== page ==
Selective exposure to partisan information

Natalie (Talia) Jomini Stroud, University of Pennsylvania


In contrast to early studies of voting behavior, where selective exposure was proposed as an explanation for limited media effects, this dissertation contends that selective exposure is a cause of potentially significant media effects. This study documents the extent of exposure to politically congenial outlets and identifies some of its key causes and consequences. Data from the 2004 National Annenberg Election Survey are used to examine the contours of partisan media use, supplemented by an experiment investigating whether the media environment's structure influences partisan selective exposure. The results offer strong evidence that people choose political media in accordance with their political predispositions, and that political interest and knowledge are prerequisites for selective exposure. Media offerings appear to matter: findings suggest that when people have more media options from which to choose, their long-term exposure decisions are more apt to be biased toward congenial media. Overtime survey analyses suggest that salient political media events may encourage selective exposure. Turning to the consequences, analyses provide support for the view that partisan selective exposure contributes to political participation, limited evidence that it leads people to settle on their vote choice earlier in the campaign, and strong evidence that it leads to higher levels of political polarization. Partisan media use also appears to contribute to differentiated patterns of agenda setting, such that audience members adopt different issue priorities depending on their news exposure. Limited evidence supports the idea that partisan media use primes the use of different issues in judging the president's performance. Results are discussed in light of two contrasting views of partisan media use in writings on communication and democracy. On one hand, partisan selective exposure inspires citizen participation and facilitates a partisan schema for making sense of the political world. On the other hand, it polarizes opinions and fragments the public. This dissertation proposes that, to the extent that the partisan media use is counterbalanced by forces that unite people into a public, it can serve a democratically beneficial role. The explosion of partisan outlets today and the decline of news outlets garnering diverse national audiences, however, warrant critical attention.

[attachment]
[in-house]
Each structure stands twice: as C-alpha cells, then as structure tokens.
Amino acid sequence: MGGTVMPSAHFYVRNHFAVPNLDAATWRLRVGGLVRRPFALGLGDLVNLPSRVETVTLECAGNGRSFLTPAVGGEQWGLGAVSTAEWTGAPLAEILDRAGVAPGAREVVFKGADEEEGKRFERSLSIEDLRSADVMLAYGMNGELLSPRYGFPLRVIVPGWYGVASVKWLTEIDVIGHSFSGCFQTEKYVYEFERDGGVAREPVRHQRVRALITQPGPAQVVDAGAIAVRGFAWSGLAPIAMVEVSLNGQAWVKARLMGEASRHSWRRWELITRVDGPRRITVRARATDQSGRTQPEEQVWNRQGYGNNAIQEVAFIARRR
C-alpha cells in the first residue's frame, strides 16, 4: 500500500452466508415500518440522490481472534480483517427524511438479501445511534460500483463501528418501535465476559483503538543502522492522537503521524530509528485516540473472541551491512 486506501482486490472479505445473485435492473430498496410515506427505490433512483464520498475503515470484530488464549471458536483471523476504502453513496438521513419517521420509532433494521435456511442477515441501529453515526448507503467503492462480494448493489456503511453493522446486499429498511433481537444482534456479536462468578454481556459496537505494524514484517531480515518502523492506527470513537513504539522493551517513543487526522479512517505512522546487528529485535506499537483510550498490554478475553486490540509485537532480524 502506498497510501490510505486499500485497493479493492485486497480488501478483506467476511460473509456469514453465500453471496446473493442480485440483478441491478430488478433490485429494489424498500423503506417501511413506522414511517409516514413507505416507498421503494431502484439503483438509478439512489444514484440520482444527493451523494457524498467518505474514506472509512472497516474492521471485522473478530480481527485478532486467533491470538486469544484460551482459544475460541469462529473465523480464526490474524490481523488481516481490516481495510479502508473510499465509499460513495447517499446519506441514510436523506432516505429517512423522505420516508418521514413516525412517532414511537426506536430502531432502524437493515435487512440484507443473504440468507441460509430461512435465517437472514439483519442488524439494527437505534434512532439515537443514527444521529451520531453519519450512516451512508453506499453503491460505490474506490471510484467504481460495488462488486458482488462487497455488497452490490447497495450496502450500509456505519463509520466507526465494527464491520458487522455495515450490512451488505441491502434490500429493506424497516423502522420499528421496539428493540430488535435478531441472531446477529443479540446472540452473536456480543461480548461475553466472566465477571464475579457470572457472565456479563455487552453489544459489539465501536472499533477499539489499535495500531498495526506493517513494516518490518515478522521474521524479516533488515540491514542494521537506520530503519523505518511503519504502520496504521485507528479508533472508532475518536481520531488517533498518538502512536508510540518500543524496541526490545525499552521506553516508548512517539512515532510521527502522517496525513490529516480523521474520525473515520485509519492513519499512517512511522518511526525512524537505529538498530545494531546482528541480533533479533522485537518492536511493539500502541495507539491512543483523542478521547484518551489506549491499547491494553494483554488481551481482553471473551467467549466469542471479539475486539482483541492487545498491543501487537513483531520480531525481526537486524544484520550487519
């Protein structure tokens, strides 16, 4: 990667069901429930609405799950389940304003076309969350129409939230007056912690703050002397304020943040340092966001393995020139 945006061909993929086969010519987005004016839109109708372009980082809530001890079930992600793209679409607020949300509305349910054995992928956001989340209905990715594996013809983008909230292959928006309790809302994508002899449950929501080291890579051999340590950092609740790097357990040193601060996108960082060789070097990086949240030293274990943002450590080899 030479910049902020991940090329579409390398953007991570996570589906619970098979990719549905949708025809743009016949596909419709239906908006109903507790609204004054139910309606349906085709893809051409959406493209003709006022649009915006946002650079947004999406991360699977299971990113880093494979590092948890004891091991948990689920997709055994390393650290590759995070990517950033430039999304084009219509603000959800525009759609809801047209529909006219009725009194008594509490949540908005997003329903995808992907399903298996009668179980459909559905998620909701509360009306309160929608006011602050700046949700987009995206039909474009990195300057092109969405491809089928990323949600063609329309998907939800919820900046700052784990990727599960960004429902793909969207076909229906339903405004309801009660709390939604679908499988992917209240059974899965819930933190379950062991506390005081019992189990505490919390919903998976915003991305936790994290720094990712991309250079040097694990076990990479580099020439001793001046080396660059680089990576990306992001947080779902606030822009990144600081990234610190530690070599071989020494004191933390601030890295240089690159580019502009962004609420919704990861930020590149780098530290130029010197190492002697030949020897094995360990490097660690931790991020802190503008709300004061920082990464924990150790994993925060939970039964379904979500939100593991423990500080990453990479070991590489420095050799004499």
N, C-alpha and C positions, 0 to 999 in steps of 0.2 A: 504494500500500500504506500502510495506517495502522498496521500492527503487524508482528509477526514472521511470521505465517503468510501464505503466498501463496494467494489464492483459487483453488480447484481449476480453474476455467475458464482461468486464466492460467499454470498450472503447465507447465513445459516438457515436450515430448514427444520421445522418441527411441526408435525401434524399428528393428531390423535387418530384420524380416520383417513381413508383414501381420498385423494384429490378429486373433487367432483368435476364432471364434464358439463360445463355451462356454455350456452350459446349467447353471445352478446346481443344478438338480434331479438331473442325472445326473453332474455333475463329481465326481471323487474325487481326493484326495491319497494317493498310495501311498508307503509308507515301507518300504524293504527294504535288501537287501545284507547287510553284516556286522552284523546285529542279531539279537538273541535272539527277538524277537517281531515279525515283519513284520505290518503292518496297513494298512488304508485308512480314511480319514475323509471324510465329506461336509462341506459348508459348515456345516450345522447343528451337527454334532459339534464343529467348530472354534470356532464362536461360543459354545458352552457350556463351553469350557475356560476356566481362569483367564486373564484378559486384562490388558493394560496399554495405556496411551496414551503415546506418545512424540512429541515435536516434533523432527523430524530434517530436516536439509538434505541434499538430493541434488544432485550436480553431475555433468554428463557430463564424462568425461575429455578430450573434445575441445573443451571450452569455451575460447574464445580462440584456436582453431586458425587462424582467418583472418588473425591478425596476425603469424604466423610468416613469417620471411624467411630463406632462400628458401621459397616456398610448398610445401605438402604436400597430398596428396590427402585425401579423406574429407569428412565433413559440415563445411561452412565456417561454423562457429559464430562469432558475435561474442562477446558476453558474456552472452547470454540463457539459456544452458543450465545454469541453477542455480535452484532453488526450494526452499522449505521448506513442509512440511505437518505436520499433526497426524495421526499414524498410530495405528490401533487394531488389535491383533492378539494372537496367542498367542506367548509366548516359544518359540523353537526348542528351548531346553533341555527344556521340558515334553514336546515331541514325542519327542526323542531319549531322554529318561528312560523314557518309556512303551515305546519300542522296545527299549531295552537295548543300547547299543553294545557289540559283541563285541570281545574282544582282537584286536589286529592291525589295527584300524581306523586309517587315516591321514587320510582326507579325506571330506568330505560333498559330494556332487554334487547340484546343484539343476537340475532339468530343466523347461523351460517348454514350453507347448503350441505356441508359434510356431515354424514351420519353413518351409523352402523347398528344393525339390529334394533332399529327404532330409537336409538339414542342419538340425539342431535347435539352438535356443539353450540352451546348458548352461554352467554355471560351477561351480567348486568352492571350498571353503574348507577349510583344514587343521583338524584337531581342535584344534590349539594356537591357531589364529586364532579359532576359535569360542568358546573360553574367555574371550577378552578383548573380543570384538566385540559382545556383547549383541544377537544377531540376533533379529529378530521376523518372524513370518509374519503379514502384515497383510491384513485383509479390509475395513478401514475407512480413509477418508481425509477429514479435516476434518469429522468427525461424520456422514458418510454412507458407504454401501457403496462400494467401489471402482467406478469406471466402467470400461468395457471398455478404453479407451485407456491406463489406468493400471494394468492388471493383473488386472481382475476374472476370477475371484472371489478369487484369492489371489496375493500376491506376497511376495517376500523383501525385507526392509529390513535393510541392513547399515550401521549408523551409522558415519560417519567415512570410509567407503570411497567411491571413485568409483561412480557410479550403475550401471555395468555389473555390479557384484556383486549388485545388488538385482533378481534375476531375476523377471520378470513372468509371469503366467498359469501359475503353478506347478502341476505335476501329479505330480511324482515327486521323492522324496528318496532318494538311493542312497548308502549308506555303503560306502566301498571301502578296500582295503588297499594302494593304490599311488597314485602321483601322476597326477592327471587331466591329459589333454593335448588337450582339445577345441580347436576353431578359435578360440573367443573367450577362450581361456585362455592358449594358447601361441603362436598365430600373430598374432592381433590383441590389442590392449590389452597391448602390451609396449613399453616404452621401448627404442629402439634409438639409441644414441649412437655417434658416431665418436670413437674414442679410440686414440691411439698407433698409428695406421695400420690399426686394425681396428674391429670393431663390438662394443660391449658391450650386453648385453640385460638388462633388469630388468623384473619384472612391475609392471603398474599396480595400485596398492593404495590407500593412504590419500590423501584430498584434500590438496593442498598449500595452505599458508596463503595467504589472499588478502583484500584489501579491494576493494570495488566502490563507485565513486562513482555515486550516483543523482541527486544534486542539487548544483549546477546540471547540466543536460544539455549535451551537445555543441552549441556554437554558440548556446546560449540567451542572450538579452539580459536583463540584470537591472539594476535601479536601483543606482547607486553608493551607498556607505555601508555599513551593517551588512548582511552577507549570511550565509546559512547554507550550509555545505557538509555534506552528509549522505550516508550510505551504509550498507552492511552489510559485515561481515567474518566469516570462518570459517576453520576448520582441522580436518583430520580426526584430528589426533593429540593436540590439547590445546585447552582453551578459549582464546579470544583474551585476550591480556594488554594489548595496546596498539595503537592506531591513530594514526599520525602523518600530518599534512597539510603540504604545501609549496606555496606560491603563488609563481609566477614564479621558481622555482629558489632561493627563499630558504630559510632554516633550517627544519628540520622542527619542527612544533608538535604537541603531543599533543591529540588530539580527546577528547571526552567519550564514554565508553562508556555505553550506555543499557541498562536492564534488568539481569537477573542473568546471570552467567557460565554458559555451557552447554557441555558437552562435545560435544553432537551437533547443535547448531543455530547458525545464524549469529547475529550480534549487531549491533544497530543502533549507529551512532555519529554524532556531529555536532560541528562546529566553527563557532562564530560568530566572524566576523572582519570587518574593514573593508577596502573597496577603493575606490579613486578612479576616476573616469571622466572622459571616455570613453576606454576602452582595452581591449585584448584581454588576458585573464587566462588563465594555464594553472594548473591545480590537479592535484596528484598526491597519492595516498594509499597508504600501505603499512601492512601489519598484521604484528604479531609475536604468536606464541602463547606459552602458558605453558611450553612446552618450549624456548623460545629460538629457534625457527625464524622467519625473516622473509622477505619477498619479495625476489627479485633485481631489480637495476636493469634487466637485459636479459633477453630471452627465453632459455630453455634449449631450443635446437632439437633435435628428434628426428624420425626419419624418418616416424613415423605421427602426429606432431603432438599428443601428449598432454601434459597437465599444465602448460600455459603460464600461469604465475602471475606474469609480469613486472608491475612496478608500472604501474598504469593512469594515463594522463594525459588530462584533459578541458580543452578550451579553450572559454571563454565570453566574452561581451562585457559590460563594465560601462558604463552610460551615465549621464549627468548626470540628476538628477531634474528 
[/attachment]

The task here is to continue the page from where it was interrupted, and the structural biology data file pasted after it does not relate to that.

Subject Area

Political science|Mass media

Recommended Citation

Stroud, Natalie (Talia) Jomini, "Selective exposure to partisan information" (2006). Dissertations available from ProQuest. AAI3246247.